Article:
Happy National Poetry Month! The United States welcomes word and whim in April, and Quantum limits continues its tradition of celebration. As a Cambridge, Massachusetts resident and a quantum information scientist, I have trouble avoiding the poem “Paul Revere’s Ride.”
Henry Wadsworth Longfellow wrote the poem as well as others in the American canon in the 19th century. Longfellow taught at Harvard, Cambridge, and lived in a national historic site a few blocks from the university. Across the street from the house, a bust of the poet in Longfellow Park looks down as if lost in thought. Longfellow wrote one of his most famous poems about an event that took place a short drive from – and arguably part of – Cambridge.
The event took place “on April 18 in [Seventeen] Seventy-five ”, as the narrator of“ Paul Revere’s Ride ”reports. Revere was a Boston silversmith and an advocate for the independence of the American colonies from Great Britain. Revolutionaries expected British troops to leave Boston sometime in the spring. The British planned to confiscate the revolutionaries’ weapons in the nearby town of Concord and imprison the revolutionary leaders in Lexington. The troops left Boston on the night of April 18th.
When the sexton Robert Newman learned of their movements, he sent a signal from Boston’s Old North Church to Charlestown. Revere and Doctor William Dawes rode out of Charlestown to warn people in and around Lexington. A series of artificial hoof prints left on a sidewalk a few minutes from Longfellow house marks part of Dawes’ walk through Cambridge. The first horsemen brought more horsemen on their toes, stirring up colonial militias that opposed the advance of the troops. The battles of Lexington and Concord followed, sparking the War of Independence.
Longfellow took liberties with the facts he claimed to be telling them. But “Paul Revere’s Ride” has blown the dust off the history books for generations of school children. The reader shares Revere’s nervous excitement as he wriggles and waits for Newman’s signal:
Now he patted his horse’s side, Now gazed on the landscape far and near, Then impetuous stamped the earth, And turned and tightened his saddle-girth; But mostly he watched with eager search The belfry-tower of the old North Church.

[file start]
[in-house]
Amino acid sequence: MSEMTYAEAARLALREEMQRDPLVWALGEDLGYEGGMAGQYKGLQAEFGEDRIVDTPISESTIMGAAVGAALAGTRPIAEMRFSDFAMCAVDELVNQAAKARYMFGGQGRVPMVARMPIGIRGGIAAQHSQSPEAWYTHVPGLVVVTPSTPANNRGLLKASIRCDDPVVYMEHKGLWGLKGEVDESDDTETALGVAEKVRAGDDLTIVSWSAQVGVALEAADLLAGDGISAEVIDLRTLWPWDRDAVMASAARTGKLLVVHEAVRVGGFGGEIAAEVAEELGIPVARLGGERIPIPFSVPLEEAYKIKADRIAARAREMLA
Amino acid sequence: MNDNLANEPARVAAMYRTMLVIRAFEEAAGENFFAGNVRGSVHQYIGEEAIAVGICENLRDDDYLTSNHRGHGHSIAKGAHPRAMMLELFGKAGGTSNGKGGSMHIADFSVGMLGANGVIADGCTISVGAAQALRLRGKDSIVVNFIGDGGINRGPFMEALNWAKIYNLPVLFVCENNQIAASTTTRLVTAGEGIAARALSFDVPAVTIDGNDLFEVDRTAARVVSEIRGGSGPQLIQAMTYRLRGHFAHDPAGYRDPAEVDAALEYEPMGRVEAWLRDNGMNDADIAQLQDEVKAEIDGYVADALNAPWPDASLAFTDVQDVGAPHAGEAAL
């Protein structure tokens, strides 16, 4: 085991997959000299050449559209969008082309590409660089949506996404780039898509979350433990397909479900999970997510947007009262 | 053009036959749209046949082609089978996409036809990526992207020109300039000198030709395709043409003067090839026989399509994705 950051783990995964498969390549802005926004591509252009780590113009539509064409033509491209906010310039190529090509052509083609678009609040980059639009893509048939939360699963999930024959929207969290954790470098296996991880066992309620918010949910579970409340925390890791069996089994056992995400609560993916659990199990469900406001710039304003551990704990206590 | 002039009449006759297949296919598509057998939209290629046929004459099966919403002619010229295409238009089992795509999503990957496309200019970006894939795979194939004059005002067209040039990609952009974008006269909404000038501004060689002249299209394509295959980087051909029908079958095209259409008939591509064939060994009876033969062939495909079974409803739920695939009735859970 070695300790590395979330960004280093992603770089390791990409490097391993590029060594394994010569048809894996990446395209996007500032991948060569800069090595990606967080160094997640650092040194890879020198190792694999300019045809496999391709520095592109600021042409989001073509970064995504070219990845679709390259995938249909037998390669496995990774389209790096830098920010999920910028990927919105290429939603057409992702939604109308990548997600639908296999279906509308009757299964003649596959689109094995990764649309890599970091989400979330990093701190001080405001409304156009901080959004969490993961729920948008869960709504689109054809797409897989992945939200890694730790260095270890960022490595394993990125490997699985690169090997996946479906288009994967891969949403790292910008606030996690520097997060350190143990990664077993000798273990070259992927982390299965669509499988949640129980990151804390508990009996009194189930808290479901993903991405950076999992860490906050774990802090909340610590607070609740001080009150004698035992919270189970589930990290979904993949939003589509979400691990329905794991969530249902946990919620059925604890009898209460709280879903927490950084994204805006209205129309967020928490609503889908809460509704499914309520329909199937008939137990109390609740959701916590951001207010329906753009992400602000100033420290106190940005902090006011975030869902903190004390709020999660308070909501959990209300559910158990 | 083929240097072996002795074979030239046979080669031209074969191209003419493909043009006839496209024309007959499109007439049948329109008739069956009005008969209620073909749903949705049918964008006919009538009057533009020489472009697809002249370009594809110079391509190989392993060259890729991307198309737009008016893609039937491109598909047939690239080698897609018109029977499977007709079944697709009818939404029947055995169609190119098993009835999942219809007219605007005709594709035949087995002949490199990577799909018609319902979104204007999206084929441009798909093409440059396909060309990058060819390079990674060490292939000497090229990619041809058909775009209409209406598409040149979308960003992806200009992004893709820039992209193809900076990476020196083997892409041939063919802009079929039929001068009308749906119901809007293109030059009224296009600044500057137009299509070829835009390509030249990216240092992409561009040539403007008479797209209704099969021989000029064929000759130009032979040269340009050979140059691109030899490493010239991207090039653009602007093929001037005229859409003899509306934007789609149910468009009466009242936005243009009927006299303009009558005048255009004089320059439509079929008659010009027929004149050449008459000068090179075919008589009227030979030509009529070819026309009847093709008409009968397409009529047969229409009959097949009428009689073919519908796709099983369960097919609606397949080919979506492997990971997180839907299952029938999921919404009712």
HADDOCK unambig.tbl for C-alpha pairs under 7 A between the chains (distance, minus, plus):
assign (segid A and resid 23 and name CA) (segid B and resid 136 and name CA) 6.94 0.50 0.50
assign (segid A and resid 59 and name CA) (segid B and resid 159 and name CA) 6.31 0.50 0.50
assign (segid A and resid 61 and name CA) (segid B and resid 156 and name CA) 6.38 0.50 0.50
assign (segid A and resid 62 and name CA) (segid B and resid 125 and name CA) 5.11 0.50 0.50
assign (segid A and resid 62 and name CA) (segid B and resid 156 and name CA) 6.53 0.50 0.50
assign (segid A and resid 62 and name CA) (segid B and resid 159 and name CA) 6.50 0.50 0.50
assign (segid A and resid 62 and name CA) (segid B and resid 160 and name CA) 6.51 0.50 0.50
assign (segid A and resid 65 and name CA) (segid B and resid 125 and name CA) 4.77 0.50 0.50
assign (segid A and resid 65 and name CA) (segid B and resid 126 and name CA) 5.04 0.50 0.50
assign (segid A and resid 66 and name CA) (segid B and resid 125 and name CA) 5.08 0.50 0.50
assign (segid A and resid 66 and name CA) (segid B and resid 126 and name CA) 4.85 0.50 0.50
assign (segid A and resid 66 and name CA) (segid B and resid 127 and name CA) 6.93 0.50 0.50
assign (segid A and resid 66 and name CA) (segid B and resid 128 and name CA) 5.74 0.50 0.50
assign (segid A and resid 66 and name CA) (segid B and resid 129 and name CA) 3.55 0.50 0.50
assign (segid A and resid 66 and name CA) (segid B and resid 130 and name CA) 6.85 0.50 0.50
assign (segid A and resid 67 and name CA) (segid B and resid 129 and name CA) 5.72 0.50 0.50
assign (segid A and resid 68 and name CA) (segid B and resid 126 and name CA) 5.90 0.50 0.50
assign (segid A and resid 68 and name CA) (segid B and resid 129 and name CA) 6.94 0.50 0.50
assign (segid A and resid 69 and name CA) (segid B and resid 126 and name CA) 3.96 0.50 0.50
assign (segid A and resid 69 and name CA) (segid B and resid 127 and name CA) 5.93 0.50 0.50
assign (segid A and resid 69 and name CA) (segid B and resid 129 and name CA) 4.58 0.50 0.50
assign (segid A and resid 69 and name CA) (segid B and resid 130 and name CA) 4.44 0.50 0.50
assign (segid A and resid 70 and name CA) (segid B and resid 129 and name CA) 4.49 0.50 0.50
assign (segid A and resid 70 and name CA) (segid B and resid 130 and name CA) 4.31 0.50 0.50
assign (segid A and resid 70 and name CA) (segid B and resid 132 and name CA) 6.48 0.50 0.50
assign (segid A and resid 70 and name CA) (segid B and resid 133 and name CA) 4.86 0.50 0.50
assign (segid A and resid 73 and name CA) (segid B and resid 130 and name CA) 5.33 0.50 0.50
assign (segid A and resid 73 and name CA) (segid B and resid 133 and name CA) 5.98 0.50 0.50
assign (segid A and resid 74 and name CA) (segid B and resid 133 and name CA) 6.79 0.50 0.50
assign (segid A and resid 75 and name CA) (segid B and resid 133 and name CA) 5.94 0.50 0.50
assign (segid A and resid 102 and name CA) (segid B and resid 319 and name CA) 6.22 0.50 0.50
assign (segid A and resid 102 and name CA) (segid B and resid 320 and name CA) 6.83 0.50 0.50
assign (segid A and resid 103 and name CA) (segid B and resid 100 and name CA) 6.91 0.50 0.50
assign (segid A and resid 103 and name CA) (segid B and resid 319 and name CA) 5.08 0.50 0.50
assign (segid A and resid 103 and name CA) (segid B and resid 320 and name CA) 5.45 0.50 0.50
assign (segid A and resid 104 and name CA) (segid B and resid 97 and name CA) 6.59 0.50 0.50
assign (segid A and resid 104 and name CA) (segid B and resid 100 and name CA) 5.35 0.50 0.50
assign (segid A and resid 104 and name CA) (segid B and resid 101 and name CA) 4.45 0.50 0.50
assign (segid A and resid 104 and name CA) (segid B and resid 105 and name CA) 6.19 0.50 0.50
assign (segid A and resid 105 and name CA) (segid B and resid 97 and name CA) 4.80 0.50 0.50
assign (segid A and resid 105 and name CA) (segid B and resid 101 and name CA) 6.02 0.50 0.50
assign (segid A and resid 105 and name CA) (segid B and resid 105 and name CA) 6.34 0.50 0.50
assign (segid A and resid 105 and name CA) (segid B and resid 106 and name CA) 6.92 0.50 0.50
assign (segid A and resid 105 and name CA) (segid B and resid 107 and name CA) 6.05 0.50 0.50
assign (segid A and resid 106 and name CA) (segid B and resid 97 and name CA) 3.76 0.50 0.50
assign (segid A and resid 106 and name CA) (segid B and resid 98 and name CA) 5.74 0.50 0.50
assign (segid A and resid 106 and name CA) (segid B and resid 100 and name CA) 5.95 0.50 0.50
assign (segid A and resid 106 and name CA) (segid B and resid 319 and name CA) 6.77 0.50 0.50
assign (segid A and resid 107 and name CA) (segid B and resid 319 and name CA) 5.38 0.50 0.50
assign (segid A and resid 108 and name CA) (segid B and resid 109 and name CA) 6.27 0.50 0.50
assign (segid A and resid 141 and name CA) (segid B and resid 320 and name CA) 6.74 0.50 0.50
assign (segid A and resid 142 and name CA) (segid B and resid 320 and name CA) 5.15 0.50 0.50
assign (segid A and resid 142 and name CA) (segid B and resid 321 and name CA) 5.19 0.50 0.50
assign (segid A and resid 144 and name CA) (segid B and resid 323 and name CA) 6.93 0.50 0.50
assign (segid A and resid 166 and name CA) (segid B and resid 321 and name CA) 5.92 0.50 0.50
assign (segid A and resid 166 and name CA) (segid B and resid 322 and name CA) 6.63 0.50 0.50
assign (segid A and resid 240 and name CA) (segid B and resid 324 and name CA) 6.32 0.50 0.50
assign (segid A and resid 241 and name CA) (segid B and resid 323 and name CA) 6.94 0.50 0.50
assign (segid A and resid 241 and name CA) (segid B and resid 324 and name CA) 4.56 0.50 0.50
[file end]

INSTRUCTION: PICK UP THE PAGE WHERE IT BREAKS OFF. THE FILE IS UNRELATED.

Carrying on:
The moment the signal arrives, that excitement is bursting at the seams and Revere jumps astride his horse. The reader comes to gallop by with the silversmith in the night, the poem Clip-clop-clip-clop Rhythm reminiscent of a horse’s hooves on cobblestones.
Paul Revere’s Ride not only enlivens the story, but also offers a lesson in information theory. As he makes plans, Revere instructs Newman:
He said to his friend, “If the British march By land or sea from the town to-night, Hang a lantern aloft in the belfry-arch Of the North-Church-tower, as a signal light.
Then comes one of the most famous lines in the poem: “One by land and two by sea.” The British could have left Boston on foot or by boat, and Newman had to tell which one. He gave one of two options and included one littleor a basic unit of information. Newman thus illustrates a cornerstone of information theory: the coding of a bit of information – an abstraction – in a physical system that can be in one of two possible states – a light shining from one or two lanterns.
Benjamin Schumacher and Michael Westmoreland point in their textbook on quantum information to the information-theoretical interpretation of Newman’s actions. I used your textbook on my first quantum information class as a senior in college. Before reading the book, I never felt I could explain what information is or how it can be quantified. Information is an abstraction and a big idea, like awareness, life and piety. However, Schumacher and Westmoreland have shown that most readers already understand the basics of information theory. Some readers even learned the basics while memorizing a poem in elementary school. So I take off my hat – or, since we have been talking about the 18th century, my mob cap – the authors.
Reading poetry enriches us more than we think. So read a poem this April. You can find Longfellow’s poem here or go wherever you want.